10 Ways to Protect Yourself This Flu Season

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As the seasons change in Columbus, various weather conditions may trigger illness and influenza. According to the Ohio Department of Health, flu season in the Buckeye State can run anywhere from October to March, and compared to other age groups, seniors aged 65 and older are at a higher risk of experiencing flu-related complications.

These complications, such as fatigue, coughing, and sneezing, can occur more commonly in senior citizens than other groups of adults because as we age, our internal immune defenses typically become weaker. With this in mind, it is very important for senior citizens to look after themselves on a daily basis and prioritize habits that promote healthy living.

Some habits, tips and suggestions for seniors could include the following:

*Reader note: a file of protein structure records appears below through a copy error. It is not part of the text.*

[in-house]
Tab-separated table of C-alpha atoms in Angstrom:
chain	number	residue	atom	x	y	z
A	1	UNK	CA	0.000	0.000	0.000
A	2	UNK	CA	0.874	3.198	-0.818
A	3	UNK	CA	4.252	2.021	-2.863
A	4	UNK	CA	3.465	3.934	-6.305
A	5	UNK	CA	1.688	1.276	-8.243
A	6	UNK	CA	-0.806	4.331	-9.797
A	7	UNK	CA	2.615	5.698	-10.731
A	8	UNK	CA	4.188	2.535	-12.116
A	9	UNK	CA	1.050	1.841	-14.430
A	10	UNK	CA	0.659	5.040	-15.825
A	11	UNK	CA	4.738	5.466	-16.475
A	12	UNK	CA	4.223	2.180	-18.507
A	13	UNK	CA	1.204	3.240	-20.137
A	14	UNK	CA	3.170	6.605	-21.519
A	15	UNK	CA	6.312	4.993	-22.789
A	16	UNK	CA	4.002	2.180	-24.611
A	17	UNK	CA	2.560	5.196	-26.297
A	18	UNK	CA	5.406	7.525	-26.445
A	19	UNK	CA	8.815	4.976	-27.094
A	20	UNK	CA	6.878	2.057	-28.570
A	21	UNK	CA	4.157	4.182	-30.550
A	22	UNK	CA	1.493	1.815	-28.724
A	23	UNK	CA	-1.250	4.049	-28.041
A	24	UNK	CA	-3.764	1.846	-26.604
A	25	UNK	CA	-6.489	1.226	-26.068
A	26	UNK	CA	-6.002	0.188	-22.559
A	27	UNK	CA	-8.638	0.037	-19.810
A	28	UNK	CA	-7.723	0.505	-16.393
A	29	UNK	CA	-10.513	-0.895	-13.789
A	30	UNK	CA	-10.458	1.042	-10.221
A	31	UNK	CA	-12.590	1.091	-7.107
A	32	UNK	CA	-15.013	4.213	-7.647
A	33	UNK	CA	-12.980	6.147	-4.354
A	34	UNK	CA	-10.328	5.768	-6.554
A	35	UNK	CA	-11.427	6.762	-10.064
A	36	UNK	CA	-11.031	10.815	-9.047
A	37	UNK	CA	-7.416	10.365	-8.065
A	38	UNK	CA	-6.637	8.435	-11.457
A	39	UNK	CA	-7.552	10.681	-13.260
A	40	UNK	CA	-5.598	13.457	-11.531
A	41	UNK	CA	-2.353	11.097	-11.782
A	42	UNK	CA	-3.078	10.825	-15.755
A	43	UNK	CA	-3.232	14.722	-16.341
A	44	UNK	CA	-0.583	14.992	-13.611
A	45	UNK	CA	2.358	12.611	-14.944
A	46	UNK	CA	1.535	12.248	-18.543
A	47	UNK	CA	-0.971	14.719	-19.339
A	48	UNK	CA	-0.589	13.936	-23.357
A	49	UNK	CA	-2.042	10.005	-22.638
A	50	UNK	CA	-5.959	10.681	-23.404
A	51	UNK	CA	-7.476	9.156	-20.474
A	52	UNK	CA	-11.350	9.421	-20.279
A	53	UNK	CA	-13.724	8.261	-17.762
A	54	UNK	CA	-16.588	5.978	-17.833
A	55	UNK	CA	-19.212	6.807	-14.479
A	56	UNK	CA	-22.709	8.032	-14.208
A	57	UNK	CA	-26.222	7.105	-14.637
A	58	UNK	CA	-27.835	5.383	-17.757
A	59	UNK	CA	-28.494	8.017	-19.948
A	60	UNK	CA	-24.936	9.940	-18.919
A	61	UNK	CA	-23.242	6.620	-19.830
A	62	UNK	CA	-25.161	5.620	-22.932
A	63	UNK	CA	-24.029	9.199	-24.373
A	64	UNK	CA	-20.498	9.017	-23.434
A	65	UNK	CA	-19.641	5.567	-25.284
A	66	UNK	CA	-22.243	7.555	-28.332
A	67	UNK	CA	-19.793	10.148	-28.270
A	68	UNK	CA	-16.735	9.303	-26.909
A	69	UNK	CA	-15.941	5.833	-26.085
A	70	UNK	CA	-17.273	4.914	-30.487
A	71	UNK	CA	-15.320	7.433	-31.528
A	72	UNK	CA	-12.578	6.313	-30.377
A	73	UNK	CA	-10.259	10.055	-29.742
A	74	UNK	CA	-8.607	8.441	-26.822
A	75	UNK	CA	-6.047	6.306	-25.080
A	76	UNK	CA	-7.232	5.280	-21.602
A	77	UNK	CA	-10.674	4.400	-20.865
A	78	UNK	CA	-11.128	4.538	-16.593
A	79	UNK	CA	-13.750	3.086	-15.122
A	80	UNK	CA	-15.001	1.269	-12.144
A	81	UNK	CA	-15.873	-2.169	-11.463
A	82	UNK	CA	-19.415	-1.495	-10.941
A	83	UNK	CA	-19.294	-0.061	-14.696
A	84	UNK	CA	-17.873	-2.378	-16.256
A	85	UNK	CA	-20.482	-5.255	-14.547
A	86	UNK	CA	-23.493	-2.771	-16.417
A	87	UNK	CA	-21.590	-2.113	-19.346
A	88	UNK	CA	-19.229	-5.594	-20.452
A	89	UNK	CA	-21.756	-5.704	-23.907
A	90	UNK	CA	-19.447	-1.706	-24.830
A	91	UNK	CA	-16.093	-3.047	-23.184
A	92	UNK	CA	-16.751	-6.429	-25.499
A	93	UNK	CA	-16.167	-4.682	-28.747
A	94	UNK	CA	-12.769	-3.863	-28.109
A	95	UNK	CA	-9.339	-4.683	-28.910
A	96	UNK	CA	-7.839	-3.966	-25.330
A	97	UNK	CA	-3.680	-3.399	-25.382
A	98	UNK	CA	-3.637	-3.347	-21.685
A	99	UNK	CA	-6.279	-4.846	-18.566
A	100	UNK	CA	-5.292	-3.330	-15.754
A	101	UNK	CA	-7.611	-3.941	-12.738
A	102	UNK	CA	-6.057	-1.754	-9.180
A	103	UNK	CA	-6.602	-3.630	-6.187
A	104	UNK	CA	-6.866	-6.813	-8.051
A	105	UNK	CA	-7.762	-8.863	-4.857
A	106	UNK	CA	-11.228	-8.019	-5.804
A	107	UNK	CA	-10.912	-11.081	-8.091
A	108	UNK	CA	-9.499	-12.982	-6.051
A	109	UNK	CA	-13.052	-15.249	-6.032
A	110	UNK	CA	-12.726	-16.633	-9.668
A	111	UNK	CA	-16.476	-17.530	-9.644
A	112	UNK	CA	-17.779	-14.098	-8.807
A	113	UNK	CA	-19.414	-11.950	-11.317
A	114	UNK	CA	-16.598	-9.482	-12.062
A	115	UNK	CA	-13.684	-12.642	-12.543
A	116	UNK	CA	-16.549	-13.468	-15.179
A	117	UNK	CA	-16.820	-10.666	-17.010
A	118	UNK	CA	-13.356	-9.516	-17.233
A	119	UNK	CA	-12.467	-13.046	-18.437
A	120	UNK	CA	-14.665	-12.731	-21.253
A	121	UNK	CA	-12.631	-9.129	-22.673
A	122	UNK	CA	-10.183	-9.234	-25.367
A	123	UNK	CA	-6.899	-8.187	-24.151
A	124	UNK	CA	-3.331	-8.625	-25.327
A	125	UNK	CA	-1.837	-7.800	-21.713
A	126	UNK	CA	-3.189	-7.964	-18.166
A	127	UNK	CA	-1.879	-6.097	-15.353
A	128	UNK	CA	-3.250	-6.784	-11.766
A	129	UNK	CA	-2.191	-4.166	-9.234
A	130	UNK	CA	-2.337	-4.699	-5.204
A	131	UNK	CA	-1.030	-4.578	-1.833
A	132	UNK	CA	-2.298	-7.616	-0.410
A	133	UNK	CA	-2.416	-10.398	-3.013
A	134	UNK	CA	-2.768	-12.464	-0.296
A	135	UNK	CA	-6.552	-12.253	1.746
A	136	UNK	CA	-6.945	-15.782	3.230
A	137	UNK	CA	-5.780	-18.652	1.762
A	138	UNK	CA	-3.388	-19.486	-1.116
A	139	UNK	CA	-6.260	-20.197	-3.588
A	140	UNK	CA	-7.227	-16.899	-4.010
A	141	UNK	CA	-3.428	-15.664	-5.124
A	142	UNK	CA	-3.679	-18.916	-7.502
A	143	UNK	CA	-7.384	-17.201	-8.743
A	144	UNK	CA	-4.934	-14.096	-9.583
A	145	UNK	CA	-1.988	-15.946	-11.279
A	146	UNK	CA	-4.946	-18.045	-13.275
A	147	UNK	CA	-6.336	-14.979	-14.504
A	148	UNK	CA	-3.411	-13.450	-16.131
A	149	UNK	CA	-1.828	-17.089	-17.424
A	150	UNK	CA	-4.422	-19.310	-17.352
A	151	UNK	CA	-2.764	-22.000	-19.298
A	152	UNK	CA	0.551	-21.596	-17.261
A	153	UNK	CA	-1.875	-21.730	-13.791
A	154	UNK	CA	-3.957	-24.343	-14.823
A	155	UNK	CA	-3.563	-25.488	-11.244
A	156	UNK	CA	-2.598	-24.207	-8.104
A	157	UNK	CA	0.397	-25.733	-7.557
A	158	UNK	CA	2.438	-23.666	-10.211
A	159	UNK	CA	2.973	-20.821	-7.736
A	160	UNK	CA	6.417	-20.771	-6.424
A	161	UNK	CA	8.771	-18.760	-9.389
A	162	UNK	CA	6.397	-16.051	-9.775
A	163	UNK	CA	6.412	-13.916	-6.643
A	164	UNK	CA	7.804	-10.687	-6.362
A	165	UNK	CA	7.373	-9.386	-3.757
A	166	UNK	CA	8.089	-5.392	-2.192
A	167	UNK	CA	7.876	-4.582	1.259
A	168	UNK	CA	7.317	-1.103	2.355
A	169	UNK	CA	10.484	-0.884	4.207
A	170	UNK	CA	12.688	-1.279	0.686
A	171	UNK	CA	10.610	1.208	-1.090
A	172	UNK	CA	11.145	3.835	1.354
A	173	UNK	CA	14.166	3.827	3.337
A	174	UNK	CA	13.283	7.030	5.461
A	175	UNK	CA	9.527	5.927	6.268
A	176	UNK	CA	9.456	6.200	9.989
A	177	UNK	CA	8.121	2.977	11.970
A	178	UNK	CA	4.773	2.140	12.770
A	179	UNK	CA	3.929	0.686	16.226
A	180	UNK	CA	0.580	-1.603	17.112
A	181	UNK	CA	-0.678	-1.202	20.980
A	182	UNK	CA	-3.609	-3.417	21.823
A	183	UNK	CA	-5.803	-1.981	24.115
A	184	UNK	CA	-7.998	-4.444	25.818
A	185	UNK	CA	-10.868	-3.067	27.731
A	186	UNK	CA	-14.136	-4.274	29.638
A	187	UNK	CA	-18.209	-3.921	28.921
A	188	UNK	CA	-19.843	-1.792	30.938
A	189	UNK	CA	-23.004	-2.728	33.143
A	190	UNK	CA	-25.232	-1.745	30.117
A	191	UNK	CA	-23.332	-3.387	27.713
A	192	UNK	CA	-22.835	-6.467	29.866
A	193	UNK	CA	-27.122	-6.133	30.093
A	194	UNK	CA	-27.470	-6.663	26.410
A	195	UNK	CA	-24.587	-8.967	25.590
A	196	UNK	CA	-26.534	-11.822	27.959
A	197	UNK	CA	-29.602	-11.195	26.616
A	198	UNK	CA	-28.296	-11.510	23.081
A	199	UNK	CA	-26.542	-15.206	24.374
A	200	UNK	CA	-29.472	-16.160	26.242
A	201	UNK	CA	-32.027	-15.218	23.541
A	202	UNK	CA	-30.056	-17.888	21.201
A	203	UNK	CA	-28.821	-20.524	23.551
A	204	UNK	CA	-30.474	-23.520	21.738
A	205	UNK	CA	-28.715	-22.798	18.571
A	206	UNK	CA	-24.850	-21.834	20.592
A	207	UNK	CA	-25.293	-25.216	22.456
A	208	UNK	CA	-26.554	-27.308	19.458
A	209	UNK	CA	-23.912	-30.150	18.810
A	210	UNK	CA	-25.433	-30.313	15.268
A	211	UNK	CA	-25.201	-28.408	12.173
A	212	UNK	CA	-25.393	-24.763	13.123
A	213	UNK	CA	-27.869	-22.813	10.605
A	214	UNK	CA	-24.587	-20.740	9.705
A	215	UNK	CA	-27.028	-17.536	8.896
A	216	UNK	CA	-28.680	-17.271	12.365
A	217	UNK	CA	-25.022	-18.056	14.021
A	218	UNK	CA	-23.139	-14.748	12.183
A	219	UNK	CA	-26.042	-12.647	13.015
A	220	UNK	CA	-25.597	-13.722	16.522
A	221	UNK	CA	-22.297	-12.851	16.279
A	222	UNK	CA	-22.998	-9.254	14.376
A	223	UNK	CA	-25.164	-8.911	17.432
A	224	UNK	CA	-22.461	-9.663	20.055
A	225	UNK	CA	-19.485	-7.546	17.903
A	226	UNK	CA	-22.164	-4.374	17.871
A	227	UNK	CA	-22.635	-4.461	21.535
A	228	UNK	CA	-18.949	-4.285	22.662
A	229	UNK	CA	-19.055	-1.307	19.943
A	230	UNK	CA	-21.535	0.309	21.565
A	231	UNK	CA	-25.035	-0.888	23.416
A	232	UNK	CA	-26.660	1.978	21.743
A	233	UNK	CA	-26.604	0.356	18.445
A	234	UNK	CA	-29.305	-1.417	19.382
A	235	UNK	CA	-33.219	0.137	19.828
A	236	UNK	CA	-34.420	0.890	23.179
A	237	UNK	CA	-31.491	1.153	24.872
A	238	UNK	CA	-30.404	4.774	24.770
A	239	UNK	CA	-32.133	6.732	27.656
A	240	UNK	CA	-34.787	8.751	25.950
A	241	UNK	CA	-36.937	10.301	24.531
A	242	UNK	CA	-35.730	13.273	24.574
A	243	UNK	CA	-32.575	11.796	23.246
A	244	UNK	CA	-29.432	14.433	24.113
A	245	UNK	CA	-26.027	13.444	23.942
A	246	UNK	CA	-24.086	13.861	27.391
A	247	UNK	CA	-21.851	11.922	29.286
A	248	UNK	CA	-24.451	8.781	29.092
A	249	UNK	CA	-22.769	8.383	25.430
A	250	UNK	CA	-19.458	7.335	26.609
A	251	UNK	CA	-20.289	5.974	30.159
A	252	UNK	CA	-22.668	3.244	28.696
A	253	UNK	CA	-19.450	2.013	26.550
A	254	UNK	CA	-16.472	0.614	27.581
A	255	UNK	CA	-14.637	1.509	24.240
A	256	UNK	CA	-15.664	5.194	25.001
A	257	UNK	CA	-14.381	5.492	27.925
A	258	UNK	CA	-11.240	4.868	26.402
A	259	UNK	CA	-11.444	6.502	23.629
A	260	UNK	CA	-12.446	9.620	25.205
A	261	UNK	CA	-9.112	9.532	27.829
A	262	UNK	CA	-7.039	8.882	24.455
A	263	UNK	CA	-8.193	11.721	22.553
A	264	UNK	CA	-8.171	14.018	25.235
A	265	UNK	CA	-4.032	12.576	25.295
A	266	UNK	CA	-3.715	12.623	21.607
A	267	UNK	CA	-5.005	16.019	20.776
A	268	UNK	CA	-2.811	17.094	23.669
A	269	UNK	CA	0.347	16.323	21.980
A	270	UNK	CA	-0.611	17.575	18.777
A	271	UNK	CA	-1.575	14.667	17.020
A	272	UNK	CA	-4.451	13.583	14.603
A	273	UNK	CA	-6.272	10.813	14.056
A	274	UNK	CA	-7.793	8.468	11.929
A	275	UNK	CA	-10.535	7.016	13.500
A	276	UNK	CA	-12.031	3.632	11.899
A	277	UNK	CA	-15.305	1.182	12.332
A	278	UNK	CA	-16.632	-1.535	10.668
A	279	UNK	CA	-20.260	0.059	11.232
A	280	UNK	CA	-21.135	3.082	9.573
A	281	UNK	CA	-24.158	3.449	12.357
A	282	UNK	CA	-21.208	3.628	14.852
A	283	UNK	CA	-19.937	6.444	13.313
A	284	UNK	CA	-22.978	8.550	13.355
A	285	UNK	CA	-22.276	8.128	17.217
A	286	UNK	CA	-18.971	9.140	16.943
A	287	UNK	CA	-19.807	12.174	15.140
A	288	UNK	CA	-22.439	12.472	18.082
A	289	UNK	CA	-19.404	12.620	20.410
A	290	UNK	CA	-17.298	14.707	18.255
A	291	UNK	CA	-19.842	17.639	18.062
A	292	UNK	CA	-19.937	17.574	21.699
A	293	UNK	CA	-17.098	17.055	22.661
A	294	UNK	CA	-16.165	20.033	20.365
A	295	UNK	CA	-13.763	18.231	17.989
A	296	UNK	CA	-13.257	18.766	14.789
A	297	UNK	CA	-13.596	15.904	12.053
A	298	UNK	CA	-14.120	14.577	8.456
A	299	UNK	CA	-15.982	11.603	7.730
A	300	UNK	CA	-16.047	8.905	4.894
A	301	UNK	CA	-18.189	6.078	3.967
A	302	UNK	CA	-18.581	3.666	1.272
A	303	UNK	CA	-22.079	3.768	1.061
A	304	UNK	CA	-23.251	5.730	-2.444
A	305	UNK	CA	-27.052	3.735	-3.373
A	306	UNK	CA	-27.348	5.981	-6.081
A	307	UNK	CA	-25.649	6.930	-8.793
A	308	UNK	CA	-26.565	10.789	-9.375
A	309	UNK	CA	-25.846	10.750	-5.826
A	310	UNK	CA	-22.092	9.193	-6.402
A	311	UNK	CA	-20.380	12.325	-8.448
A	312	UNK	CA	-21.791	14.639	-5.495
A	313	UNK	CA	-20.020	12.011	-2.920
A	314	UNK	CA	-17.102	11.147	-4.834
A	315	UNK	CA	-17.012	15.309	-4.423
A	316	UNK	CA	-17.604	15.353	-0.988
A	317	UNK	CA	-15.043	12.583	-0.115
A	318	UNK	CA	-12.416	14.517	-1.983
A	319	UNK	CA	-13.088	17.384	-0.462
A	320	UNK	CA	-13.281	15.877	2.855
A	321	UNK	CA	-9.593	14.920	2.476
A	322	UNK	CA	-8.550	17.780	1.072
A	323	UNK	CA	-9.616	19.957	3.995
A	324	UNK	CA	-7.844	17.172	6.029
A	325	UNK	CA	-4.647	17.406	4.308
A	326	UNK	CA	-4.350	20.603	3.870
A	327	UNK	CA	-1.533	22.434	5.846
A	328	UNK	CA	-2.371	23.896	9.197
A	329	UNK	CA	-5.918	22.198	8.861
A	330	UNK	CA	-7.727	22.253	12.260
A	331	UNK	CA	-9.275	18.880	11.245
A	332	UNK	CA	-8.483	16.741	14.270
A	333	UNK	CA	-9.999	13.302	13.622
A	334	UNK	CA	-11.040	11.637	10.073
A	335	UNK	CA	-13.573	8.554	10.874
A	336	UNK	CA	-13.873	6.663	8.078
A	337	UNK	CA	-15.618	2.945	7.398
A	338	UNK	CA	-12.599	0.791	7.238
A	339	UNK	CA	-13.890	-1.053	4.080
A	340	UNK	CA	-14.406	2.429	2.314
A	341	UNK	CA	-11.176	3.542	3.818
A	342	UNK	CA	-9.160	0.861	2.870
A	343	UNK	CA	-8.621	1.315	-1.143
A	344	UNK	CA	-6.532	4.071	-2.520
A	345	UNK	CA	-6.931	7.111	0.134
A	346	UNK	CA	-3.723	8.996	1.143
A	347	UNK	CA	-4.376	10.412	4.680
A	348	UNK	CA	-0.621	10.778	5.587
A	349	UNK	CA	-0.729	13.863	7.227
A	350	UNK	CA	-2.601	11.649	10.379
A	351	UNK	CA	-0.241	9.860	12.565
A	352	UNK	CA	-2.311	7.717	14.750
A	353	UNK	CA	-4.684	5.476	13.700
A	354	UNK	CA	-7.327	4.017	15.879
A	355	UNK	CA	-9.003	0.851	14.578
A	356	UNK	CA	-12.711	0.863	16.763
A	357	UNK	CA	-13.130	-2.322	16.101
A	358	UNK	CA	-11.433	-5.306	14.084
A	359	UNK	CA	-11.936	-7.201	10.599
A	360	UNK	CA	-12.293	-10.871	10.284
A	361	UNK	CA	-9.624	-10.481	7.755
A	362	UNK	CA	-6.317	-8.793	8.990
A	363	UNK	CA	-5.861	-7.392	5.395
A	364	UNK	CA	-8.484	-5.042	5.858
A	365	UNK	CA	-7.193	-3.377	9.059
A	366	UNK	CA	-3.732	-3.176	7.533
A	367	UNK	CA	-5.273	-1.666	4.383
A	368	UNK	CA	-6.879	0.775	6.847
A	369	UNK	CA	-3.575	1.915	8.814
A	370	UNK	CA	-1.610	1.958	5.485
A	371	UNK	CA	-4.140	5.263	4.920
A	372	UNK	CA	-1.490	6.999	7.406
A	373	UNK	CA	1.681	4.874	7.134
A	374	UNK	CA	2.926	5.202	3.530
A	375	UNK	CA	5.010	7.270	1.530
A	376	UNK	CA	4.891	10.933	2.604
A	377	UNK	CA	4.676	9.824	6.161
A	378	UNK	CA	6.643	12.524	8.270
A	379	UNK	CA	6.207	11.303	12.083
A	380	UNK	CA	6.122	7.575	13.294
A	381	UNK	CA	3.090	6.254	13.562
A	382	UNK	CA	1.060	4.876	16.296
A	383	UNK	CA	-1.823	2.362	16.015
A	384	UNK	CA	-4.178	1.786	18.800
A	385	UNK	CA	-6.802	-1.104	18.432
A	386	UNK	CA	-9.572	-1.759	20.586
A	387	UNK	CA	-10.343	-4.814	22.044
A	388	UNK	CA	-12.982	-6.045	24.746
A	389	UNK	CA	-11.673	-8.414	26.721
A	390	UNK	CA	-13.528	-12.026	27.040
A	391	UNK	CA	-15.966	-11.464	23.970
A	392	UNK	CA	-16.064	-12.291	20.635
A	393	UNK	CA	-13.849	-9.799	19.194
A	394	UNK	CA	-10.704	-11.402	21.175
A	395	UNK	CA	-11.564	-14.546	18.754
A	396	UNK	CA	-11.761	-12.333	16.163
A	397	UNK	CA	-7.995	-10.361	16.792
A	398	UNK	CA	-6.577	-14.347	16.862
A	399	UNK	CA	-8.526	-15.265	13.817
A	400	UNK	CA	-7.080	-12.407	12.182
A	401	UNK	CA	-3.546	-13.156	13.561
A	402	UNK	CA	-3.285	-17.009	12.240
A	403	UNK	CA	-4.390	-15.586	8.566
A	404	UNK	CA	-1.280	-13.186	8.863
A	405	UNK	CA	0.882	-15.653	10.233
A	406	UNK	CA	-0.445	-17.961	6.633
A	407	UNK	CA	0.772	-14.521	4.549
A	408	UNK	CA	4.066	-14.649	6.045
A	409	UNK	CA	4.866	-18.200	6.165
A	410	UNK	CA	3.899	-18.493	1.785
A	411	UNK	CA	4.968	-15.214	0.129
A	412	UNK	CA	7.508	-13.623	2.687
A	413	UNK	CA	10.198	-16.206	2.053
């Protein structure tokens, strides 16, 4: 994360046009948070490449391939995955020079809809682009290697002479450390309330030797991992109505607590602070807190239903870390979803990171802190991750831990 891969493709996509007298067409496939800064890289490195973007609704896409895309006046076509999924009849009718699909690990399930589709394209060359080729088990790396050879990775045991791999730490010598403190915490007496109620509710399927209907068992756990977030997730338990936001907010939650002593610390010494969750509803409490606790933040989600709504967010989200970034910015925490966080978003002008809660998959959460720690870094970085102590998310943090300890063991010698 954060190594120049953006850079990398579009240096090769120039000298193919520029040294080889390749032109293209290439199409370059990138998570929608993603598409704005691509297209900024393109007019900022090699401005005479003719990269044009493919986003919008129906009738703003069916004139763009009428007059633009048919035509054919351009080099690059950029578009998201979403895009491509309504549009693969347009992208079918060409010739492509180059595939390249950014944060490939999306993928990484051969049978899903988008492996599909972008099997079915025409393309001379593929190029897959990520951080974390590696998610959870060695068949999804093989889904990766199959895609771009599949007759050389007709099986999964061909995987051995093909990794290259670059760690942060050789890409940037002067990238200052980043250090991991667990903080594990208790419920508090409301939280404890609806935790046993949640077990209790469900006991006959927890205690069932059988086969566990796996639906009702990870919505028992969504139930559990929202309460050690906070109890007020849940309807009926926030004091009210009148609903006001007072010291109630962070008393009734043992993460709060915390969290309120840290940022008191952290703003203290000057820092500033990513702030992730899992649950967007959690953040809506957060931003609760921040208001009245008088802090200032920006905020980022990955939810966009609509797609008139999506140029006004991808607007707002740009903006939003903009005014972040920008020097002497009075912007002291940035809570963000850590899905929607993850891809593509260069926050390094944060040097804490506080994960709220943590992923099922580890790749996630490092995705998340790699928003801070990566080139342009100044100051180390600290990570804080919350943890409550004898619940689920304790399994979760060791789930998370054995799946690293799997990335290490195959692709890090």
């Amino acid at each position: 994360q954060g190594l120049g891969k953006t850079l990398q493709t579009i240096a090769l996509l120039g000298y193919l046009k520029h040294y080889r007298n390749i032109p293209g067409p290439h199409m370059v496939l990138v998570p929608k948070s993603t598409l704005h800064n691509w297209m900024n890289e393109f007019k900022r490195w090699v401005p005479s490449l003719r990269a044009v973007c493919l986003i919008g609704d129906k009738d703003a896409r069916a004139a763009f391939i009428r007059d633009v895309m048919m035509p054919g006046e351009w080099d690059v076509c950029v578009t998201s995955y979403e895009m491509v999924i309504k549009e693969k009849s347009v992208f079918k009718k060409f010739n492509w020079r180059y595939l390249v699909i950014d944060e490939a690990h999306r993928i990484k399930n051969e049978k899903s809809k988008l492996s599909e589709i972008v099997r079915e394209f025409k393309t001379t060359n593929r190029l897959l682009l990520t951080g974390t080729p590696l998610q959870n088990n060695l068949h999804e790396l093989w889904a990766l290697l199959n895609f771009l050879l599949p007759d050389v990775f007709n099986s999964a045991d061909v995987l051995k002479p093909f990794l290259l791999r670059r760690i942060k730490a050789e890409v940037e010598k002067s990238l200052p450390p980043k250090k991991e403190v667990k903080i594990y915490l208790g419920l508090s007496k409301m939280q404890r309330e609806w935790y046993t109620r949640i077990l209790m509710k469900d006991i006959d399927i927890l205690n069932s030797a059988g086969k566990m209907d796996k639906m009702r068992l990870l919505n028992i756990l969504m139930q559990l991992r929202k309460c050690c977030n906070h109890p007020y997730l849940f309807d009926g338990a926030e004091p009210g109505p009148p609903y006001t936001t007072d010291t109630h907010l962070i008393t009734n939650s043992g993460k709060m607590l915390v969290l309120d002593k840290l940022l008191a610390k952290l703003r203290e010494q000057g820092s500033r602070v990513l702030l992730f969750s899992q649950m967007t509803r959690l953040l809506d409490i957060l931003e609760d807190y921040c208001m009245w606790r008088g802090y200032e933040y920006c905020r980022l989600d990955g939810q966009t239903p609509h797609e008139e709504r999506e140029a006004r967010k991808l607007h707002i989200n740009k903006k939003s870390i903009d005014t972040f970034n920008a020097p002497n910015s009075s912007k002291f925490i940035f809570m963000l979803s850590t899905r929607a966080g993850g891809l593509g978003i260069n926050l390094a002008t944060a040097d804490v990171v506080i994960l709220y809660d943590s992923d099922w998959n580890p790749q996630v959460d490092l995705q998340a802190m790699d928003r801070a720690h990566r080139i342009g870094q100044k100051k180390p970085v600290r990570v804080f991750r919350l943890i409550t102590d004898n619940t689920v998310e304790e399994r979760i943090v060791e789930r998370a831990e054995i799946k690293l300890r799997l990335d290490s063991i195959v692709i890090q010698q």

1. Get a Flu Vaccine

According to the Centers for Disease Control and Prevention (CDC), those who are 6 months and older should receive a flu shot on an annual basis. However, those aged 65 and older “bear the greatest burden of severe flu disease,” making this portion of the population a priority for influenza vaccines.

If you’re looking for a place near you to receive your vaccine, the following locations in Upper Arlington are all within 10 miles of our retirement community:

If you are looking for additional locations for a flu shot or have any questions about these vaccines, please reach out to our team for guidance today.

2. Take a Zinc Supplement